Property and freedom

Abstract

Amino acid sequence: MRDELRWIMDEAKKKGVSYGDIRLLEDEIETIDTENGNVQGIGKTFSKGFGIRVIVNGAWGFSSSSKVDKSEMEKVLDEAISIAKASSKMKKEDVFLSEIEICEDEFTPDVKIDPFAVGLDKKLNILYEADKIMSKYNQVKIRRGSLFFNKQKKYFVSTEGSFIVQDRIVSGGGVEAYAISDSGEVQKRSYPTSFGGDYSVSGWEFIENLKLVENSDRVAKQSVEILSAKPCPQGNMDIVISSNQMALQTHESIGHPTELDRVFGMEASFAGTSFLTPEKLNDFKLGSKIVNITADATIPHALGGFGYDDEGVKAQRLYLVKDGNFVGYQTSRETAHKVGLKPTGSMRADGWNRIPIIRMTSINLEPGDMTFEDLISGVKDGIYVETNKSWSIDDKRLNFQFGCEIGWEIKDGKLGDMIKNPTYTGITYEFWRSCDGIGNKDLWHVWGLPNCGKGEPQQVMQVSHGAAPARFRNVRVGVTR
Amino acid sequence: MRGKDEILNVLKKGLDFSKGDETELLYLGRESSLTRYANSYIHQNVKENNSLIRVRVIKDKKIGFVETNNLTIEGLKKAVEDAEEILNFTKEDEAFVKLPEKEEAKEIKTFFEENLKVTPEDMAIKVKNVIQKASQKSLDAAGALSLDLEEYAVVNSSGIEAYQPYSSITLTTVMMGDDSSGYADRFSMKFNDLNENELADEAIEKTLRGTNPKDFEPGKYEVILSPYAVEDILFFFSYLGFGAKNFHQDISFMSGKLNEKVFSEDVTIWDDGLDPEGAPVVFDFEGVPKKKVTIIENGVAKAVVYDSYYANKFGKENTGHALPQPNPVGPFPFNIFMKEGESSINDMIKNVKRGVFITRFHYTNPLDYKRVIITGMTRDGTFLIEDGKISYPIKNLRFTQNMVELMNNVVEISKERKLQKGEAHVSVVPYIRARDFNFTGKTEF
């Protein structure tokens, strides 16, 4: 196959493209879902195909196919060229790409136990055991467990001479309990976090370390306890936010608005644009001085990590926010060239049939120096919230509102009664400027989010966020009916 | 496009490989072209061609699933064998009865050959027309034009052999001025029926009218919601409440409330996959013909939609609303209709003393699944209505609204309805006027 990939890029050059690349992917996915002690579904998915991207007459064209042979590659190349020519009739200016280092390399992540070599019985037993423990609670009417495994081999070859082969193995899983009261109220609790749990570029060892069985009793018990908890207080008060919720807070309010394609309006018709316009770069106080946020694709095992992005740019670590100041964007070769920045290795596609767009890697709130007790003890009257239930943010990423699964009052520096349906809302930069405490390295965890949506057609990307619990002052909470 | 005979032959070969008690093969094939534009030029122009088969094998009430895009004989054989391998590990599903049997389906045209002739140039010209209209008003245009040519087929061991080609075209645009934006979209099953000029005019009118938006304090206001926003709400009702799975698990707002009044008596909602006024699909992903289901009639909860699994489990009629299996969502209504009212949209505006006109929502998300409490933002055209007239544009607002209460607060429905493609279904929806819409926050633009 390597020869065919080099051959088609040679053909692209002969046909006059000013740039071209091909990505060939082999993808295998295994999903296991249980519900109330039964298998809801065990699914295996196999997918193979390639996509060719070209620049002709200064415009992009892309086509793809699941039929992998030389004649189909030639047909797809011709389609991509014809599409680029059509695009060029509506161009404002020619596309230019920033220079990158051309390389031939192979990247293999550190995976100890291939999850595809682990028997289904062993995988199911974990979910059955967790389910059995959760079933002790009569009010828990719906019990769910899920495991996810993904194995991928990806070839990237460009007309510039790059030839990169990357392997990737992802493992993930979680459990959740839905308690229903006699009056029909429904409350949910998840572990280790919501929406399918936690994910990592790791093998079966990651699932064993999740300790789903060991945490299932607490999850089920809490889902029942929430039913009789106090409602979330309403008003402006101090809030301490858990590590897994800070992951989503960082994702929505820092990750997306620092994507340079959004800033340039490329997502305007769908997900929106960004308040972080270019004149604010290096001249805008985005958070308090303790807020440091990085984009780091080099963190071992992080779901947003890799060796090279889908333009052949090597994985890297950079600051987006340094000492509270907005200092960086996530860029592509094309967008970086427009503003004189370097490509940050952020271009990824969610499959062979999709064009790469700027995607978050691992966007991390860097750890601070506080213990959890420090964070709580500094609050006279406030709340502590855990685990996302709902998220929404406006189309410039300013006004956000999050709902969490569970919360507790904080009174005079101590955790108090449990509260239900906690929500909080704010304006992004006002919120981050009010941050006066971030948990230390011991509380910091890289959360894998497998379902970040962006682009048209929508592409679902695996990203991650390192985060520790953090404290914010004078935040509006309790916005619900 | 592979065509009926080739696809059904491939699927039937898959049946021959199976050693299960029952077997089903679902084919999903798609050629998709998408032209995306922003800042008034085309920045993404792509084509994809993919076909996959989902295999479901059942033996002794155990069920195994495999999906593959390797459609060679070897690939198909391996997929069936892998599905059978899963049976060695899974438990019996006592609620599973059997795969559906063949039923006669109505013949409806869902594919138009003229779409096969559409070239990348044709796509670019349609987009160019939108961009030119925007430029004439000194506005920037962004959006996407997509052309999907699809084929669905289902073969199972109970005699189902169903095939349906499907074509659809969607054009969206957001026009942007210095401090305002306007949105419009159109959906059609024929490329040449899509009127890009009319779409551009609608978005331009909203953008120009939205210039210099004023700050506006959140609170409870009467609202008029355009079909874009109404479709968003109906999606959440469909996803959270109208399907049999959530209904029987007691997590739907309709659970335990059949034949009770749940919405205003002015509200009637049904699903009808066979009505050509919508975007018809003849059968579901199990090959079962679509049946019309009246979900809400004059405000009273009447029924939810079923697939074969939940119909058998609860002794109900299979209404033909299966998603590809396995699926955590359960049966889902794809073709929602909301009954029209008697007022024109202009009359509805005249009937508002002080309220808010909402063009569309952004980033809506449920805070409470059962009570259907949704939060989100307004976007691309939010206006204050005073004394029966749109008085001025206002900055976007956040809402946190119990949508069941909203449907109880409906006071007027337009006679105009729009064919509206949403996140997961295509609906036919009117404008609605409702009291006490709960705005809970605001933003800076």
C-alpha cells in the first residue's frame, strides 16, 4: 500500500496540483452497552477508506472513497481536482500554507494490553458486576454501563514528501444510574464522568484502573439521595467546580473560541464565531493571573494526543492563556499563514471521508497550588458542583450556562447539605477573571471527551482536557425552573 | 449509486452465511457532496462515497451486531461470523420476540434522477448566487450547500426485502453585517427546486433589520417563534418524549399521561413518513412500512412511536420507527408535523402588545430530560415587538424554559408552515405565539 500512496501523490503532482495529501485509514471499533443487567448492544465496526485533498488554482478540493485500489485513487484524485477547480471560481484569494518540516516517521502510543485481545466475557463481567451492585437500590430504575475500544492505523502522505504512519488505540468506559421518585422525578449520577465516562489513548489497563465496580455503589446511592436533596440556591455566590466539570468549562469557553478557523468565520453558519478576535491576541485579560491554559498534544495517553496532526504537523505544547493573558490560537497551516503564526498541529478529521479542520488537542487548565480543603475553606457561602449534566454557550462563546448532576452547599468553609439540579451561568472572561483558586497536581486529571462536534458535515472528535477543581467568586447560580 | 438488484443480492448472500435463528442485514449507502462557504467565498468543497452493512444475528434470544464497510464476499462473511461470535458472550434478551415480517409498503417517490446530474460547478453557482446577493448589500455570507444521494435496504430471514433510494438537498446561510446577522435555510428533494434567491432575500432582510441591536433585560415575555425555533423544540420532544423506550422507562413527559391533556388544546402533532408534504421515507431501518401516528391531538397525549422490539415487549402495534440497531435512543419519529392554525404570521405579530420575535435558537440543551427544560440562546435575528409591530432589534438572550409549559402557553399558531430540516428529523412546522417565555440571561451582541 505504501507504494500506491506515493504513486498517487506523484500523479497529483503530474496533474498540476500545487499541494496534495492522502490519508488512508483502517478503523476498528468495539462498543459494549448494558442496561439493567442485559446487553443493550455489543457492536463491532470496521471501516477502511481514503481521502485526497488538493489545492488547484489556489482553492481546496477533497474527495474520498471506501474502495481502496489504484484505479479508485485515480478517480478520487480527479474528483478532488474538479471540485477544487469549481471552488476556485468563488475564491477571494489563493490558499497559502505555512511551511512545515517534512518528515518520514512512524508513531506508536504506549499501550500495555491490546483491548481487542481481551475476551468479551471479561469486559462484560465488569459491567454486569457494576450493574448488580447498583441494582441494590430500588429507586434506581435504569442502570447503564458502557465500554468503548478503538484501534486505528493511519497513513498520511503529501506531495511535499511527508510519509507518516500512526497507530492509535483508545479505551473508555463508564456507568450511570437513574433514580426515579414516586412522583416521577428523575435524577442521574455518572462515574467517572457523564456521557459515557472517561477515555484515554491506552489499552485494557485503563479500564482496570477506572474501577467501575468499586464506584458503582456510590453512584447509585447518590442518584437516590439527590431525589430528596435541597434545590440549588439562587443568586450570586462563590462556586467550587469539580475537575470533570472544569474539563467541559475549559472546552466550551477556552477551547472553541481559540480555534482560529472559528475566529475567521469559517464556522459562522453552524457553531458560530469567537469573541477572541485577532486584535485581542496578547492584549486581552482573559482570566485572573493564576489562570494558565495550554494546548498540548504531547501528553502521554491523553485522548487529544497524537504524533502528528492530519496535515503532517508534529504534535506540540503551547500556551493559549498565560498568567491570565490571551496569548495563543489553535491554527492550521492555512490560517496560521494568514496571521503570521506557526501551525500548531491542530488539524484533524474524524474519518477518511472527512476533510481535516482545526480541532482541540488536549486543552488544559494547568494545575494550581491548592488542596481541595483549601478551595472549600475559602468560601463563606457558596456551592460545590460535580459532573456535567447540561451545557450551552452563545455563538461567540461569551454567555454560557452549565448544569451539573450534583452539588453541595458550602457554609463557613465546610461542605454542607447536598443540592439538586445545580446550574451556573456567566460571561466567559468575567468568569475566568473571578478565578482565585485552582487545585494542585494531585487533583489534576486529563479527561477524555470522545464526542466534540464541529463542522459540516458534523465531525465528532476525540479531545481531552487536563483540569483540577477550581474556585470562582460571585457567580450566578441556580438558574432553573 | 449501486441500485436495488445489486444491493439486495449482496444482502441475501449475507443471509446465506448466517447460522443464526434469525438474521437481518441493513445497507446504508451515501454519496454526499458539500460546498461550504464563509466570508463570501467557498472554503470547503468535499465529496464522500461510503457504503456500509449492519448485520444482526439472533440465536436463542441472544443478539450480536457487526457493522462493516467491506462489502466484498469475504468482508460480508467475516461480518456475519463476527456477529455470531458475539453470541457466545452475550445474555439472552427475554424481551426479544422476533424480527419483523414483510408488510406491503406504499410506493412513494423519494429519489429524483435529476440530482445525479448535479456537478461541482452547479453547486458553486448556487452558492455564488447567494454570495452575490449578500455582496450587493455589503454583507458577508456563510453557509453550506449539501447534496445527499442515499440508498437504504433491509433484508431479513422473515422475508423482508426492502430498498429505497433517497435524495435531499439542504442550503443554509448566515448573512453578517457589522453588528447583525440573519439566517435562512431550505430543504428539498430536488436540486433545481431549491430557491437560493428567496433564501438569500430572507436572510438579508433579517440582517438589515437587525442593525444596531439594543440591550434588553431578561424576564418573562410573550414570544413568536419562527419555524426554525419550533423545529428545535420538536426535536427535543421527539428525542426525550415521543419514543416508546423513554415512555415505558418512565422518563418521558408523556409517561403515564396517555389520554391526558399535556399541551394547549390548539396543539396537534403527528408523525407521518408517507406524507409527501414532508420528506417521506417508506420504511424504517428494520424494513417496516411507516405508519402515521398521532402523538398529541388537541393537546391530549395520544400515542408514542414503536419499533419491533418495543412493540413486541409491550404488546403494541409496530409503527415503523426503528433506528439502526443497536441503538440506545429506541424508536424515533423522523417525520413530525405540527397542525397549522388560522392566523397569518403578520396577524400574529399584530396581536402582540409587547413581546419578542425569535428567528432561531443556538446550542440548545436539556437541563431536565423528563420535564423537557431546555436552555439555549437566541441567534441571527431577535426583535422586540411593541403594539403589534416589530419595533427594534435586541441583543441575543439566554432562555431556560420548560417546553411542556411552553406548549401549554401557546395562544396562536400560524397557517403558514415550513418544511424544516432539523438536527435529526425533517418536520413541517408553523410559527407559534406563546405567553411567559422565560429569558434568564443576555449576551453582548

Private property is often defended on the basis that it promotes individual freedom. Discussion of this subject has typically taken place in the context of contentious debates over the legitimacy of government interference with private property, especially government regulation of land use and redistributive taxation. Pro-property, anti-interference advocates tend to suggest that there is a strong relationship between property and freedom. Those on the other side of the debate tend to be more skeptical. The political philosopher G.A. Cohen, for example, has asserted that "the familiar idea that private property and freedom are conceptually connected is an ideological illusion." In this Essay, I argue against both sides of this intractable debate. Property and freedom are inextricably linked, but a strong relationship between property and freedom does not immunize property from government interference. To support these positions, I shift the discussion of property and freedom away from debates about the inviolability of property, and focus instead on the institutional relationship between property and freedom. Accordingly, I focus on two questions that have often been neglected in the heat of the debate over government interference with property: to what degree does the institution of private property protect individual freedom, and to what degree is individual freedom possible without the institution of private property? Property as an institution promotes individual freedom in three ways: by creating a zone of individual autonomy and privacy; by distributing power; and by providing access to the resources that people need to be free. The discussion of these institutional connections between property and freedom draws out three important substantive points. First, individual freedom depends, in an institutional sense, on private property. Second, because the relationship between property and freedom is complex, different types of property (e.g., land versus money) and different aspects of property ownership (e.g., the ability to exclude others versus the ability to transfer to another owner) promote freedom in different ways. Third, and most importantly, the relationship between property and freedom in this context may be used to support, rather than oppose, arguments for the redistribution of property. Indeed, a strong connection between property and freedom can be maintained without any reference whatsoever to libertarian or other theories that hold that property rights should be immune from state interference. Using these relationships between property and freedom, I then critique two of John Rawls's positions on property. Rawls asserted that the basic liberties protected by his First Principle of Justice include the right to hold personal property, but not productive property; and that either a property-owning democracy or a liberal socialist regime could comport with his two principles of justice. In my critique of Rawls, I first explain why the concept of freedom embodied by the First Principle of Justice provides a better defense of private property than the inequality allowed by the so-called difference principle in the Second Principle of Justice. I then use the connections between property and freedom discussed earlier in the Essay, and Rawls's own positions on freedom, to argue that Rawls's positions on property are wrong, that the First Principle must include the right to hold productive property, and that therefore only a property-owning democracy would satisfy the requirements of the two principles of justice.
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